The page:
THE CAR PARK IS FREE
I really looked forward to this, as I am a big lover of Books---The main room with all the books is really magnificent and very aproachable--I have been to Libraries around the world where you had to look through iron gates to see any books---think Strahov in Prague and the British Library....You could actually touch some of these books, obviously not a good idea, but amazing to be so close. The books, the ceiling and the famous globe all make for a fine end to our tour of the famous Melk Abbey.
If, like us, you are docked on the Danube, and you get a bus ride up to the Abbey and Library, if you have the choice and the time, you should definitely walk back to your ship through Melk proper. Of course, it is all downhill, and you get to see a little of the local character as well as stopping for snacks, or coffee or a beer! We found fresh picked strawberries from the field down the road in the window of Karl Gundacker's Melk meat market! (since 1906)
We had hired a car and guide to take us to some towns away from Vienna for the day, and this is one of the places he brought us to. It's certainly impressive enough and more or less defines the style, baroque. It's about 1000 years old and has room after room of impressive art, decor, and contents. The library is especially impressive.
Today an interesting day, partly with a ferry from Melk to Spitz through perhaps the most beautiful part of the Danube valley, the Wachau. Total distance about 64 km, 15 km with the ferry and 49 km with the bike.
From Ebersdorf / Lehen across the dam to the southern bank to the pier of the ferry. The 50-minute boat trip with wonderful weather was beautiful and from the ferry (by enjoying a cappuccino) we enjoy the beautiful nature in this Wachau region.
From Spitz further with the bicycle over the northern bank through a beautiful Danube terrace along an interesting church St. Michael, cozy and colorful villages as Wösendorf and Weissenkirchen, through and along vineyards to the famous town in the Wachau, Dürnstein.
Dürnstein, with her church with a blue and white tower and narrow streets with colorful houses, is definitely worth visiting. The place is also known because King Richard the Lionheart was here in the winter of 1192-93 in prison. After the visit further via Unterloiben to Stein. Here across the Danube to Mautern on the southern bank. It's also possible to drive from Stein to Krems and then to the south bank to go. Krems is the oldest city in Lower Austria, with baroque citizen-houses with renaissance-arcades, gothic bay windows and a criss-cross of medieval streets.
In the past we have visited the city and can recommend this city to visit.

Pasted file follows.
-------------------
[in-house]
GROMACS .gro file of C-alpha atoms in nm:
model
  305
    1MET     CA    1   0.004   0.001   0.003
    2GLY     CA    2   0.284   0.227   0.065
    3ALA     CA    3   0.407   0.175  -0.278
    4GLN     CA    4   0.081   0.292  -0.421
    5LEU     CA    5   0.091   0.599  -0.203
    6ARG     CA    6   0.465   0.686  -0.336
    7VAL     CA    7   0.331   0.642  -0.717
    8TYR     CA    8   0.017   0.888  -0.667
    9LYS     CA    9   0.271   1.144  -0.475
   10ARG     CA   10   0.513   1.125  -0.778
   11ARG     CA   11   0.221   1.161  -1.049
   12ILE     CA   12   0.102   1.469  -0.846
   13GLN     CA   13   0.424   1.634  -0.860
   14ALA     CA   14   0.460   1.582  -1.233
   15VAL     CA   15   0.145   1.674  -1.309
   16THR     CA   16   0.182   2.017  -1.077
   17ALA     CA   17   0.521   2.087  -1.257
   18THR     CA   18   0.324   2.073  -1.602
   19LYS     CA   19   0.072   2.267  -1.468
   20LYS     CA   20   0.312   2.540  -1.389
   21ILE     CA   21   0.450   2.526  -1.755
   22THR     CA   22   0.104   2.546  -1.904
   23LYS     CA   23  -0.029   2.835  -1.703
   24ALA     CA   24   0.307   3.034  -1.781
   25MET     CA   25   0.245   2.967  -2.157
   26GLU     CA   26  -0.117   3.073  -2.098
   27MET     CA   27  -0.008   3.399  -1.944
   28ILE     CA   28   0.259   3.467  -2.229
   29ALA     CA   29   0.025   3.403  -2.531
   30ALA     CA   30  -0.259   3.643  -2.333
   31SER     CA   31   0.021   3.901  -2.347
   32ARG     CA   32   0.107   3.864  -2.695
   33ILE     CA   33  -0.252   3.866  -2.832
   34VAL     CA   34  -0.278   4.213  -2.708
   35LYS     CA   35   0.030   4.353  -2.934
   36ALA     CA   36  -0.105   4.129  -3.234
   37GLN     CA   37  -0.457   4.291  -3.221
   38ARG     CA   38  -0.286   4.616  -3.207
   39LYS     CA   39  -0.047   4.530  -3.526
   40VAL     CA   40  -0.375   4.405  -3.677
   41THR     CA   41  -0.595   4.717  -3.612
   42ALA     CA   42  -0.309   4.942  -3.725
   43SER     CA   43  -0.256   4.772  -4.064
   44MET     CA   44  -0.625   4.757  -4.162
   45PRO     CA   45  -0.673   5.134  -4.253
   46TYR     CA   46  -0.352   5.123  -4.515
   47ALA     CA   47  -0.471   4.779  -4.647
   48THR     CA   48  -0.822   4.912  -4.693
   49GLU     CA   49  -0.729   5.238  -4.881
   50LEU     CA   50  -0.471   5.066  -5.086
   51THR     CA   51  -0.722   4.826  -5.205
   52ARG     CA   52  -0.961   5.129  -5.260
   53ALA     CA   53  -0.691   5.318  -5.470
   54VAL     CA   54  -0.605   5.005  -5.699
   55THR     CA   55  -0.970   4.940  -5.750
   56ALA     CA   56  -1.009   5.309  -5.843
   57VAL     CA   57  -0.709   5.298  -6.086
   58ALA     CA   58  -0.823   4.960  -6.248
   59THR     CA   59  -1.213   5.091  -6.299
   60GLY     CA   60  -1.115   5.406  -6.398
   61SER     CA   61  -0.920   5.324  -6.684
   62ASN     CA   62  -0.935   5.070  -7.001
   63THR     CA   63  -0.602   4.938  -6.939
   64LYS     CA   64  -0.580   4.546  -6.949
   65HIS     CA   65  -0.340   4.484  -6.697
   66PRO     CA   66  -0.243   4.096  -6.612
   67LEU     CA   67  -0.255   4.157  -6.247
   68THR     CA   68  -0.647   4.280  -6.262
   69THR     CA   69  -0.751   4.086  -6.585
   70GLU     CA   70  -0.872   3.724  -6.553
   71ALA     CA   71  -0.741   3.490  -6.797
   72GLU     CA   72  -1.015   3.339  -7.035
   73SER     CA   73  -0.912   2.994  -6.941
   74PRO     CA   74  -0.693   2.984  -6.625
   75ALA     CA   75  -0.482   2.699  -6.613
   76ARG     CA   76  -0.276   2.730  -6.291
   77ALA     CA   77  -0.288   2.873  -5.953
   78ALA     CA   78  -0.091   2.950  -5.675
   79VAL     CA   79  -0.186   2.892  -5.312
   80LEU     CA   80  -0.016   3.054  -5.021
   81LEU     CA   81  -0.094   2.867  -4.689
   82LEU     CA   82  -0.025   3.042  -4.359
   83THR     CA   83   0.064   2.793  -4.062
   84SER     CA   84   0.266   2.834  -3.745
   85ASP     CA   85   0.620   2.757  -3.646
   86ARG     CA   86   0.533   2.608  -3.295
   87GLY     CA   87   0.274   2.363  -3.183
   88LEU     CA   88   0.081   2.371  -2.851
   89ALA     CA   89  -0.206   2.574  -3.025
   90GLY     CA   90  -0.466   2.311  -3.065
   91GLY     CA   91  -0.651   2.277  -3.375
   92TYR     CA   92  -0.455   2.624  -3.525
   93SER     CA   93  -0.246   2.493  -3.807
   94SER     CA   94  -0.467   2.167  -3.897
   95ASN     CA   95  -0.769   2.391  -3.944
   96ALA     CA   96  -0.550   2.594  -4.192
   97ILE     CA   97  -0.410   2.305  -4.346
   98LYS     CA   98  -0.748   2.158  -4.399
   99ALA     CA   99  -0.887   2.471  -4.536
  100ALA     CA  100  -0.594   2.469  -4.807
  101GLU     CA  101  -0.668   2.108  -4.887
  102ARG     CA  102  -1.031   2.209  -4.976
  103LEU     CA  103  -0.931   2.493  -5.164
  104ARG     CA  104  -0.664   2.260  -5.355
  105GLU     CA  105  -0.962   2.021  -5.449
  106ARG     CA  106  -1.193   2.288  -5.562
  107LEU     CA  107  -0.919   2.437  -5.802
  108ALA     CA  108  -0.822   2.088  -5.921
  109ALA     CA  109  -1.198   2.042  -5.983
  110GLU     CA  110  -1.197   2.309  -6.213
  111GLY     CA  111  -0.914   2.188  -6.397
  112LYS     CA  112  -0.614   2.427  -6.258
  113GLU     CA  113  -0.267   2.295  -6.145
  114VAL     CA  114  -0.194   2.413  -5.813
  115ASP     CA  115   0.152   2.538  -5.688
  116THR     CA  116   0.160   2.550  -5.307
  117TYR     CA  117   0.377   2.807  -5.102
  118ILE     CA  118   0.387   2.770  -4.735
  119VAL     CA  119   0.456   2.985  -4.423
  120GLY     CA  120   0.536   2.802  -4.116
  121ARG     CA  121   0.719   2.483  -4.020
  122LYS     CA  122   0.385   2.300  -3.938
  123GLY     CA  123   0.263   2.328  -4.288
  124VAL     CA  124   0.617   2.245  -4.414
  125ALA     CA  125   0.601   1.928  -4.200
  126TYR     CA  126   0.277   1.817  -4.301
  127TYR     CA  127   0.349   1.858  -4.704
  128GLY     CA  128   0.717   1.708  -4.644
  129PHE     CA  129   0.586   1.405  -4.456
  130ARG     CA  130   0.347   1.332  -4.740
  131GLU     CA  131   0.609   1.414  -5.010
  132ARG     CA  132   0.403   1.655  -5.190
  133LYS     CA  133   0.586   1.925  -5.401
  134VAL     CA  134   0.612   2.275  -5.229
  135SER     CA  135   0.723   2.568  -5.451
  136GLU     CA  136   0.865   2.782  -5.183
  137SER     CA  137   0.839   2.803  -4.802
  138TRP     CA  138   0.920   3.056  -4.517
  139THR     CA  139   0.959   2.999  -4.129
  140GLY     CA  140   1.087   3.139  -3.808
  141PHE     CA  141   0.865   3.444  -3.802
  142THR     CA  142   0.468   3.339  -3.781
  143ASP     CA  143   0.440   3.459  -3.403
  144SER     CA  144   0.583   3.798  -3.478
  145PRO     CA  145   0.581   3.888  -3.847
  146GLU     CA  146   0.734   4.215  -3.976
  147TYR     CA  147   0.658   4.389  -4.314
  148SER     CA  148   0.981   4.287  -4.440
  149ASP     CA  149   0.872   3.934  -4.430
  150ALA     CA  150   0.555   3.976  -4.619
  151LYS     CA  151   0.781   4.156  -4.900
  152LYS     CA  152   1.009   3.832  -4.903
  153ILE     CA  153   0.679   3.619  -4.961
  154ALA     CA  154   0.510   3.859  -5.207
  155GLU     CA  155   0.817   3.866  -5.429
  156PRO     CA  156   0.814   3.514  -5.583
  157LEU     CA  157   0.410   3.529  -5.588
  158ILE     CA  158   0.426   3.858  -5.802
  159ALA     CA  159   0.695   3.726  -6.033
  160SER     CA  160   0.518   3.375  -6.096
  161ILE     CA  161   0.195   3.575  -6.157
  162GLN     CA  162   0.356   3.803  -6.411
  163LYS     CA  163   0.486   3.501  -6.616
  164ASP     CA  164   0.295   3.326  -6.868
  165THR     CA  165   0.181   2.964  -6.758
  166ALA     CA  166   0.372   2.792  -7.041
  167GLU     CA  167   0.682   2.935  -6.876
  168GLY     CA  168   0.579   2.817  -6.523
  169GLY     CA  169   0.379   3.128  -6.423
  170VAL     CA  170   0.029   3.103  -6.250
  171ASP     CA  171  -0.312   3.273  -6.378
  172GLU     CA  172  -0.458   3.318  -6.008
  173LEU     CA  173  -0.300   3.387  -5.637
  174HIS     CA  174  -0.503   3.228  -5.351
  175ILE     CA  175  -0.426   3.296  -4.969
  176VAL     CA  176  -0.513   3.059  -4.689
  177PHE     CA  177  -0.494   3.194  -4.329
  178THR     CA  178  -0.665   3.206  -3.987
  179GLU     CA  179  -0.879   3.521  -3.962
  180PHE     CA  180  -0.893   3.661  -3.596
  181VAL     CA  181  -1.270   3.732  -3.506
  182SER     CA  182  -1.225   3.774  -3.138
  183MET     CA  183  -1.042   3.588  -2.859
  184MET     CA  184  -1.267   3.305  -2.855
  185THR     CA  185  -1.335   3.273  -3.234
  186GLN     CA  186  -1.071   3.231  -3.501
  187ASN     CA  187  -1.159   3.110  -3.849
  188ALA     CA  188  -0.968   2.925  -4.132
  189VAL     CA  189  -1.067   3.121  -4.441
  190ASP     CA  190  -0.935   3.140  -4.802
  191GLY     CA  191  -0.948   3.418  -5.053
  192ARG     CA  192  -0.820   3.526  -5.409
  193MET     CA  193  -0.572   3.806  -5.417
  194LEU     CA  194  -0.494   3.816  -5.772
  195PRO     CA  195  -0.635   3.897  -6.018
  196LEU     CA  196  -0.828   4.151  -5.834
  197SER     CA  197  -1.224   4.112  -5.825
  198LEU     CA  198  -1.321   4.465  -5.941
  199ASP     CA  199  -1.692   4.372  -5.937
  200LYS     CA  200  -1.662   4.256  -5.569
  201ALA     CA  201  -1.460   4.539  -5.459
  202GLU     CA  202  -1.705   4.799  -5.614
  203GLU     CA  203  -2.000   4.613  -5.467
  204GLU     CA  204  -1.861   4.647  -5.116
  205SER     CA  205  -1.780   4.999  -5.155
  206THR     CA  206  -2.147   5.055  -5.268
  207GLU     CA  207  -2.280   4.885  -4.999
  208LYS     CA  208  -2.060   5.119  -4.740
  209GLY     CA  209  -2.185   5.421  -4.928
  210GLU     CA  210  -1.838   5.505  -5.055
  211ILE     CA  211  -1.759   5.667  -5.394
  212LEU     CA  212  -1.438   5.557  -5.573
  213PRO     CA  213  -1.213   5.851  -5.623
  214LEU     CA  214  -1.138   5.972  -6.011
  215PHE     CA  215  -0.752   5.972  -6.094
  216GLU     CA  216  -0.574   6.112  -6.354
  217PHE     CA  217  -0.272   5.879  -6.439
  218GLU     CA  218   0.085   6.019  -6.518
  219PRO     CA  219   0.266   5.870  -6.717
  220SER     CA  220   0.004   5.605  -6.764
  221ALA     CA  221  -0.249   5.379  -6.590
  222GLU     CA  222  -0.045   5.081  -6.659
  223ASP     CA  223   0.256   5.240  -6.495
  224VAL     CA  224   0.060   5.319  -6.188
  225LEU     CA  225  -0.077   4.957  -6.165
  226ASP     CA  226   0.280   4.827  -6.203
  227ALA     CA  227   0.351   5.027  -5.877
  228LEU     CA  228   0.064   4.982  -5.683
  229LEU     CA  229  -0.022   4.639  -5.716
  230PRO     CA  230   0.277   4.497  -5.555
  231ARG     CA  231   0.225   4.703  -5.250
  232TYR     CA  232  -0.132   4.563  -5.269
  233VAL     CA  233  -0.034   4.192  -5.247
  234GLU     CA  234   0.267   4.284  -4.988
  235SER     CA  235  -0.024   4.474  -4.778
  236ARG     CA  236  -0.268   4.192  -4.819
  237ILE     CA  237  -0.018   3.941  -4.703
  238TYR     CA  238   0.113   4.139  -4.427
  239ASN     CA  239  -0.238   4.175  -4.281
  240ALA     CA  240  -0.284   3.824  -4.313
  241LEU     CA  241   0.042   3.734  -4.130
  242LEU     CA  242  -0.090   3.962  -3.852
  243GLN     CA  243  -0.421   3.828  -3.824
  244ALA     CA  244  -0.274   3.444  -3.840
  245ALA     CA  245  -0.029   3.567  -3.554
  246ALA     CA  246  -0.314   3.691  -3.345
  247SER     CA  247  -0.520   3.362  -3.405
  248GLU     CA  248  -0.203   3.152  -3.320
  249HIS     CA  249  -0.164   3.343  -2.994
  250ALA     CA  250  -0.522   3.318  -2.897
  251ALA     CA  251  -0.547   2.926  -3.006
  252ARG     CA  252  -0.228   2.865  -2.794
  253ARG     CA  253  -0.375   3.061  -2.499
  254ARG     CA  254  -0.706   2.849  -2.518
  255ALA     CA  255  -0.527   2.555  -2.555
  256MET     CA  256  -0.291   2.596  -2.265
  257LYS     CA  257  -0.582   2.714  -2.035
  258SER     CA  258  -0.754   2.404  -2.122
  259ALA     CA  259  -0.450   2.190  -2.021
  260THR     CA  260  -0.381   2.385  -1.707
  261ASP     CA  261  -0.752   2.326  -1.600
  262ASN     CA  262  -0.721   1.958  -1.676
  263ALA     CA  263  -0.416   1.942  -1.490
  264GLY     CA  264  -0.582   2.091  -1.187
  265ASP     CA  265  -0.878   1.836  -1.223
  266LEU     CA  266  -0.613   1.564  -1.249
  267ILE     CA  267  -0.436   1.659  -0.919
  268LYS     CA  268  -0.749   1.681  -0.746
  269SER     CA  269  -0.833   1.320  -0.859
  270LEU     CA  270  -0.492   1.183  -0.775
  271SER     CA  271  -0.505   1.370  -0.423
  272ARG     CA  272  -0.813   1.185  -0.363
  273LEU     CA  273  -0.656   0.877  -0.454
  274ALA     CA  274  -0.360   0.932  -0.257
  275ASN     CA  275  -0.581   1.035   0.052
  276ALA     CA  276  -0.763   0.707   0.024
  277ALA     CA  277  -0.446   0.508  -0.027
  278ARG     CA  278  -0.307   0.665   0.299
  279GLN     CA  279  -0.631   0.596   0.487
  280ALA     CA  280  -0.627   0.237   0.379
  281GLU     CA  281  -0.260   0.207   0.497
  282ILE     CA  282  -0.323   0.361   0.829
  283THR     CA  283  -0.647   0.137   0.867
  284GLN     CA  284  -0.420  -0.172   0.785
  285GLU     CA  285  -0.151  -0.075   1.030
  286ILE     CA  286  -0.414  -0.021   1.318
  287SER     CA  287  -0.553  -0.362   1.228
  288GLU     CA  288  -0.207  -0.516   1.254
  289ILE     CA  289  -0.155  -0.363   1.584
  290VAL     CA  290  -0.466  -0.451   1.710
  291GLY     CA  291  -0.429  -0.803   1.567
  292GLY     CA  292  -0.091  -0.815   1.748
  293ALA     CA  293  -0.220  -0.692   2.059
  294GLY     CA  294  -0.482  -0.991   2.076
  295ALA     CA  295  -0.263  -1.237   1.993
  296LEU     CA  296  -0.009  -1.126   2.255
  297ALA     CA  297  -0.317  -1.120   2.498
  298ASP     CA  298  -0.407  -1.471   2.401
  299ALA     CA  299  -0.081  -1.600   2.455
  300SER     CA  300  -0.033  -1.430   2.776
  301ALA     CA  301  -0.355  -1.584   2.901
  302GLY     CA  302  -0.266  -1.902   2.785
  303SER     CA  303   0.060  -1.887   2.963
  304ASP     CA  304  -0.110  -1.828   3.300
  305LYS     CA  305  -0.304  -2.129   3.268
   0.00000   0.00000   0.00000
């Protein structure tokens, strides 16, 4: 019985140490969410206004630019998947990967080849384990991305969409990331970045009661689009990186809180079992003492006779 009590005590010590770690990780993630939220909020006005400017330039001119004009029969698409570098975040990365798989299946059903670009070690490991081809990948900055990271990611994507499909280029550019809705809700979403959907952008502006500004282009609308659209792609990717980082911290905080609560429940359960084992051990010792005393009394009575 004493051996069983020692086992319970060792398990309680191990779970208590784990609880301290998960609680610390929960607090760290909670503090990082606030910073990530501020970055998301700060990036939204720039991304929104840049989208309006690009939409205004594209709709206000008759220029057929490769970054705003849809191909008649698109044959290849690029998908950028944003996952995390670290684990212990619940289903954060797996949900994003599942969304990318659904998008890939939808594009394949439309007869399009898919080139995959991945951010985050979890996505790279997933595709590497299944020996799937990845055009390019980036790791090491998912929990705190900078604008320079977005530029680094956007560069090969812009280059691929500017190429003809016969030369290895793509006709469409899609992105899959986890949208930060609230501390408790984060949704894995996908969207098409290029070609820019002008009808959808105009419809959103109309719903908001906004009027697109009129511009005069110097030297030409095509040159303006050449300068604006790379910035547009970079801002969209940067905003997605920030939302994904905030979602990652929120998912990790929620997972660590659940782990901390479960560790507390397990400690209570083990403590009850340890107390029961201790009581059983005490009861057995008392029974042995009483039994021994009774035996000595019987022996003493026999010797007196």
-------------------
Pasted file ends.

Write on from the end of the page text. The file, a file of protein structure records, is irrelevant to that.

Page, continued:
From Krems is the Wachau to the end and is the beauty of the Danube route gone out of it. From Mautern to Traismauer row you over the Danube Dijk and you have the feeling to cycling along a large lake. By Palt you have the possibility to 10 km away monastery Göttweig to visit. Near Gasthaus on the Danube to the exit Traismauer taken. Our destination for today and an old charming town about 2.5 km out of the Danube river.
For a visual impression of this bicycle day see my home made video Ebersdorf/Lehen - Traismauer
These long, elegant corridors, half open to the air, are lined with doors which seem to hide a world of secrets - until one opens to allow a monk or priest to make his way to the end - to another office or perhaps, sometimes for a breath of fresh air in the garden.
The Church is for many people the highpoint of a visit to the Abbey - as it was intended to be .
In the late 17thC. improvements and redecoration in the Baroque style were planned but, in 1701, Abbot Berthold Dietmayr decreed that it should be entirely reconstructed, and had plans drawn by one Jakob Prandtauer.
Masters in the fields of sculture, woodcraft,art and design were brought together from all over Europe to complete the interior in all its baroque glory.
The last restoration of the church took 10 years and was completed in 1987 so the colours - red marble, paintings, frescoes and gleaming gold still have a blinding freshness.
For my taste there is a touch too much of everything here but the overall effect of the florid décor and design are quite breathtaking as you enter for the first time.
Access to the Abbey is quite steep and there are quite a few steps to negotiate before you get to the entrance.
Before you go inside it is worth while having a look around from some of the raised vantage point.
Try to take in the enormous, overall size of the Abbey, its Church, connecting rooms, galleries and grounds.
Inside, a superb scale model will help to put it all into perpective.
This is the famous spiral staircase inside Melk, in the library area. The stairs goes to another part of the library, not open to the public.
Similar spiral staircase is the one at the Louvre, but this one at Melk is nicer imho.
In a Benedictine monastery the second important place after the church was the library. The room itself is a wonder, but the true treasure are the books, manuscripts and very old prints kept there.
From the total of approximately 100.000 books in the library of Melk monastery, 16.000 are found here in this room.